3. BSigni = SBi(WSigni.T'i); where SBi() indicates signing with the private key of the bulletin board, andis the bulletin board’s timestamp at the time of signing, which must be within a bounded small delay after the writer’s timestamp.

The above will have protection against insertion, deletion and alteration of messages even if the writers and the bulletin board collude (Heather and Lundin, 2009). If the writer and the bulletin board maintainer are the same authority (not recommended; the bulletin board may be maintained by an independent agency, or even multiple independent agencies) then it will be necessary for some readers to read whenever there is an update (or at least once in a while), or for the bulletin board to push out (upload) the differential bulletin board content to some neutral place. Concurrency control for multiple writers may be realised by serializing using standard distributed computing protocols.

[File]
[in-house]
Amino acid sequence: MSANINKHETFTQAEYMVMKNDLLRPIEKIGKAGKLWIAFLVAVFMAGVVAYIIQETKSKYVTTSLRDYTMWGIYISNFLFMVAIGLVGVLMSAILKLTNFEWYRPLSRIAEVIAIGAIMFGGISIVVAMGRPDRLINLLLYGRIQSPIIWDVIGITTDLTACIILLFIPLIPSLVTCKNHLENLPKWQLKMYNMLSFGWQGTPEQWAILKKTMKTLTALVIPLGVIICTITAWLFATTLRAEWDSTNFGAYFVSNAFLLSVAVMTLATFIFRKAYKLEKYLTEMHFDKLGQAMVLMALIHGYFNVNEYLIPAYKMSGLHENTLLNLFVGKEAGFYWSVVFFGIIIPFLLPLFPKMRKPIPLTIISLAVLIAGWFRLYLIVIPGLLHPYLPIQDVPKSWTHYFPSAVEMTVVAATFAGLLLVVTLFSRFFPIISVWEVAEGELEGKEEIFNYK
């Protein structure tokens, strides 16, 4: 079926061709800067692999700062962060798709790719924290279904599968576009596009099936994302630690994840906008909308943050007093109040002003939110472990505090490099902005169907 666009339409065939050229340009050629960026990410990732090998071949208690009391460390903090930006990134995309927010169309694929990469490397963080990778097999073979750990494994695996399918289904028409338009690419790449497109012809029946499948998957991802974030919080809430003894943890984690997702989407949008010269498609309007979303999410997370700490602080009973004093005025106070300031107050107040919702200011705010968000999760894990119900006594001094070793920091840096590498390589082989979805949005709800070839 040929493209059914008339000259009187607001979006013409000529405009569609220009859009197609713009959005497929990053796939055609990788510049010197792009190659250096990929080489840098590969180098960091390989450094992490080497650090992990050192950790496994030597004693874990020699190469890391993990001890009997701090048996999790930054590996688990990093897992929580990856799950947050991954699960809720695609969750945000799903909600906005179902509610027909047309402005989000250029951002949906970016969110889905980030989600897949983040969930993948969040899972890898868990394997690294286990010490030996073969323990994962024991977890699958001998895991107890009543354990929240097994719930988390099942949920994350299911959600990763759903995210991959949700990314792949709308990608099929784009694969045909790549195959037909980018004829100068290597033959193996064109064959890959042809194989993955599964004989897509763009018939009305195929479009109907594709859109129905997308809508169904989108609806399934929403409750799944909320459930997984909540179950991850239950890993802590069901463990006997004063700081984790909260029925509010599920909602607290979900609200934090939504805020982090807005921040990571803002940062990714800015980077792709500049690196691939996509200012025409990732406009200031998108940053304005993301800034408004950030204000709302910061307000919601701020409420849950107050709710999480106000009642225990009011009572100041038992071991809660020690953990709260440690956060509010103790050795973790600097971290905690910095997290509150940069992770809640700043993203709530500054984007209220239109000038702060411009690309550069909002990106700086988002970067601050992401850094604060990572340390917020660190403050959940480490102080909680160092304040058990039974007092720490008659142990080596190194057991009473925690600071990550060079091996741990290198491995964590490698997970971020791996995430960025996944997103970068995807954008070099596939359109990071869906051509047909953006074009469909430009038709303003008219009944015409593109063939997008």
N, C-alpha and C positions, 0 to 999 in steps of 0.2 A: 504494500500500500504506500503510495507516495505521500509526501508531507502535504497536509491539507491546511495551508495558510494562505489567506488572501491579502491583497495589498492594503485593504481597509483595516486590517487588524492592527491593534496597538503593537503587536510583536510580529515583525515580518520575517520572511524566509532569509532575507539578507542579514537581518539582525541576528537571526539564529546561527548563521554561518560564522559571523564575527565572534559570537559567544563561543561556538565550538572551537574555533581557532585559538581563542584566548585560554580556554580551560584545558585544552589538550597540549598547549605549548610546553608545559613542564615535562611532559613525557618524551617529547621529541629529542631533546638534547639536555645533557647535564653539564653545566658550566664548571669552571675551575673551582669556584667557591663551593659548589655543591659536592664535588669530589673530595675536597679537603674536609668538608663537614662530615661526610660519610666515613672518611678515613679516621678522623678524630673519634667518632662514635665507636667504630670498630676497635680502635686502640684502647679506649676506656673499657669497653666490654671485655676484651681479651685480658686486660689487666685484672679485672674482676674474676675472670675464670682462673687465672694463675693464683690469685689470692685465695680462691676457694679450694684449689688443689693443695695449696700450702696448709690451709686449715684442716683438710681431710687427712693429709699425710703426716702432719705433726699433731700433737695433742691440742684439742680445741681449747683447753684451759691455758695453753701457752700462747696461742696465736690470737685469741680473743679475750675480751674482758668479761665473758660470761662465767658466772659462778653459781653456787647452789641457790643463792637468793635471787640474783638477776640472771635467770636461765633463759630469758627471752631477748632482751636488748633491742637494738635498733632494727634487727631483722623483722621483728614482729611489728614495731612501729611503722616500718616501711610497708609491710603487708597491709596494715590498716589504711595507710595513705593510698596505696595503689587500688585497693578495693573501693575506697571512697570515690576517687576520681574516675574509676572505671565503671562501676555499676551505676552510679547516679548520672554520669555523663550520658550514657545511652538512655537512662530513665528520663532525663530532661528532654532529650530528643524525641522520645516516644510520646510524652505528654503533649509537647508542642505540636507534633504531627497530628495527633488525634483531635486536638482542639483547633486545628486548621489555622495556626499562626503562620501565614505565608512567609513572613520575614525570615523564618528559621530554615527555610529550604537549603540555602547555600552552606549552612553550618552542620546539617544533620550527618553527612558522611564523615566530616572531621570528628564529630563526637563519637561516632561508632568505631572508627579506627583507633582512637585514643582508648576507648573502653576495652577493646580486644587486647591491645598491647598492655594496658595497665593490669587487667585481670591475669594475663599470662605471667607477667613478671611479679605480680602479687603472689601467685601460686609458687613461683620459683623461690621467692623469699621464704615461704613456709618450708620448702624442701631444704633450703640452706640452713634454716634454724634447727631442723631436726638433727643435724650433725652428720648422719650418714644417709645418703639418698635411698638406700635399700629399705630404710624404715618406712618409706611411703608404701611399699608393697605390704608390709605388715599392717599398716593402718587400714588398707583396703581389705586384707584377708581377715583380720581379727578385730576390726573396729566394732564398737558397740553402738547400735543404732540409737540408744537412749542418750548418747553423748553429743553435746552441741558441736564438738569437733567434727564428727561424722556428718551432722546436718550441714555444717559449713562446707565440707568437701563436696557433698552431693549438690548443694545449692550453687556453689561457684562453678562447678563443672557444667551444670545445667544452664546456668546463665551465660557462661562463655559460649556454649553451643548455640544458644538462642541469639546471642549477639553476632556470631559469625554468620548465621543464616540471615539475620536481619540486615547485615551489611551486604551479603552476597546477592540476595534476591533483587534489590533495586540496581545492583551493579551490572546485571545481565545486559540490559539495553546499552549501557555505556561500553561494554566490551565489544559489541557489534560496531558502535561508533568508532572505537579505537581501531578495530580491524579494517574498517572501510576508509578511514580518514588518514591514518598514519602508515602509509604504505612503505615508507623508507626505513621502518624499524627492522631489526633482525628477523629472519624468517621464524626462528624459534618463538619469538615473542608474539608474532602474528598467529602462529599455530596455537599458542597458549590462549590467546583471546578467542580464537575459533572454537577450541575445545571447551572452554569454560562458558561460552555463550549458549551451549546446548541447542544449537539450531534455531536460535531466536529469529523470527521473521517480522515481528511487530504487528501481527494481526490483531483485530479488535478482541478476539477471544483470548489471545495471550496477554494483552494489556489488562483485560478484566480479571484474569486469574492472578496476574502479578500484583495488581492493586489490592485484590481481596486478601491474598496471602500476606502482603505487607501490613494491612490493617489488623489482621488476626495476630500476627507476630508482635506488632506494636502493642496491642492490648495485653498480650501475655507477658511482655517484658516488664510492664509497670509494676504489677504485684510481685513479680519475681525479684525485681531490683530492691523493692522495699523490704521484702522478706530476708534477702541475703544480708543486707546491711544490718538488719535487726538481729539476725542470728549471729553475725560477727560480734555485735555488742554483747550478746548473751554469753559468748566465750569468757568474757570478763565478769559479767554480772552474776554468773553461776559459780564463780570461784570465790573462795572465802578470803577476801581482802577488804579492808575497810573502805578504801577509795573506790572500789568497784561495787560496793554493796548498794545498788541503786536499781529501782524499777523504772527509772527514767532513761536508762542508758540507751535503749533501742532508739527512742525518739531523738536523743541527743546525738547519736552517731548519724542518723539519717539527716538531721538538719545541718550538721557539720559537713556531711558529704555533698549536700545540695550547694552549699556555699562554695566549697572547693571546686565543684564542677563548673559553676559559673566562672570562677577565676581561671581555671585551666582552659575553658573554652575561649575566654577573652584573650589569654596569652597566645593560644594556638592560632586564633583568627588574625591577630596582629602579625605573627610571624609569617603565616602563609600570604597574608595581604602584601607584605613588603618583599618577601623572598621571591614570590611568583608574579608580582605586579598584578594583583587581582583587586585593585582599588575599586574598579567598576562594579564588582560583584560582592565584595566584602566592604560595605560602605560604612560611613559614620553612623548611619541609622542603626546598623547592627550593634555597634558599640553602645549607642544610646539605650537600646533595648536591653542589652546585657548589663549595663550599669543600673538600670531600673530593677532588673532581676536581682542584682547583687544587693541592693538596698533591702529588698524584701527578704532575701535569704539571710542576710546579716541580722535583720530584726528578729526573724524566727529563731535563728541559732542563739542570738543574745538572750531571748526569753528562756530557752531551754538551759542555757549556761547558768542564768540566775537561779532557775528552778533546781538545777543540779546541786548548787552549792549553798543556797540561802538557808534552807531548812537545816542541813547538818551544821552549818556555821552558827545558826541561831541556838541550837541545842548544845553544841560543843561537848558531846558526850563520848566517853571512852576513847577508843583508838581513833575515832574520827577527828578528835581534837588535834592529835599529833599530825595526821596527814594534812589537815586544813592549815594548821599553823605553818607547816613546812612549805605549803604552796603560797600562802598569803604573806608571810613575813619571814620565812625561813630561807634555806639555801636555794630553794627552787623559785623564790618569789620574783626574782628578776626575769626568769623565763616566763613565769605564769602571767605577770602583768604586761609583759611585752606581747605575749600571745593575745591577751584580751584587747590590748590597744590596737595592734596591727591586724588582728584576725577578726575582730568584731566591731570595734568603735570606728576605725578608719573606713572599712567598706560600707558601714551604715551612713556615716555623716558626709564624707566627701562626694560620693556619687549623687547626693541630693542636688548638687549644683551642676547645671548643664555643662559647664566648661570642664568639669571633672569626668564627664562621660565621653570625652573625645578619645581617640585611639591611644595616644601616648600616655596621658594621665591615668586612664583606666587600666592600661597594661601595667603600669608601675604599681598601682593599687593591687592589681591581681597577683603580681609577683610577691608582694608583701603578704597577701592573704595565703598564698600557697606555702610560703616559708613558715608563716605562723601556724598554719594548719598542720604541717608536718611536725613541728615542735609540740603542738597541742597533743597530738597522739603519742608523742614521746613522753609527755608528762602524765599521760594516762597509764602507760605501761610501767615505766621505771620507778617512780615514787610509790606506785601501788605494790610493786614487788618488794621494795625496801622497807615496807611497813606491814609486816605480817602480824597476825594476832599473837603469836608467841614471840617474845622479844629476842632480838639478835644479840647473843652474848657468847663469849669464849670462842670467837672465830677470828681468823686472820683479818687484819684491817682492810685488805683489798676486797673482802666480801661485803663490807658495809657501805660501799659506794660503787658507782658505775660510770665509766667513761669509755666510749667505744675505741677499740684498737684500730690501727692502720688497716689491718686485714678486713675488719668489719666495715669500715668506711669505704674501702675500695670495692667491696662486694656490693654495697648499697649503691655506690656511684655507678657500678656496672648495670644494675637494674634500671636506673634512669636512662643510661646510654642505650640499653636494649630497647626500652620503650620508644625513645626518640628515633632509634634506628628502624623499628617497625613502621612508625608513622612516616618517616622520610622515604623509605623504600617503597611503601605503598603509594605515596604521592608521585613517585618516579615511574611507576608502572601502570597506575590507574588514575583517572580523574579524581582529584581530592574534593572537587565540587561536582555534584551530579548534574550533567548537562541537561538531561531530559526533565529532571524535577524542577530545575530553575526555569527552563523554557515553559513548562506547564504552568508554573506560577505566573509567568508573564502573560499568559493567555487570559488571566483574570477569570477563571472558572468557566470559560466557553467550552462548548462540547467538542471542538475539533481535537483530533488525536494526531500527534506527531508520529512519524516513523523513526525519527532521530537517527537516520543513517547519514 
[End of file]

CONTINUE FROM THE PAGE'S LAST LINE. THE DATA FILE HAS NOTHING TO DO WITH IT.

The requirements outlined above constitute a special case where all writing authorities are sub-jurisdictions of the ECI and there is no possibility of any conflict in the time order of writing records, and the requirements of precise timing of reading and writing are somewhat relaxed.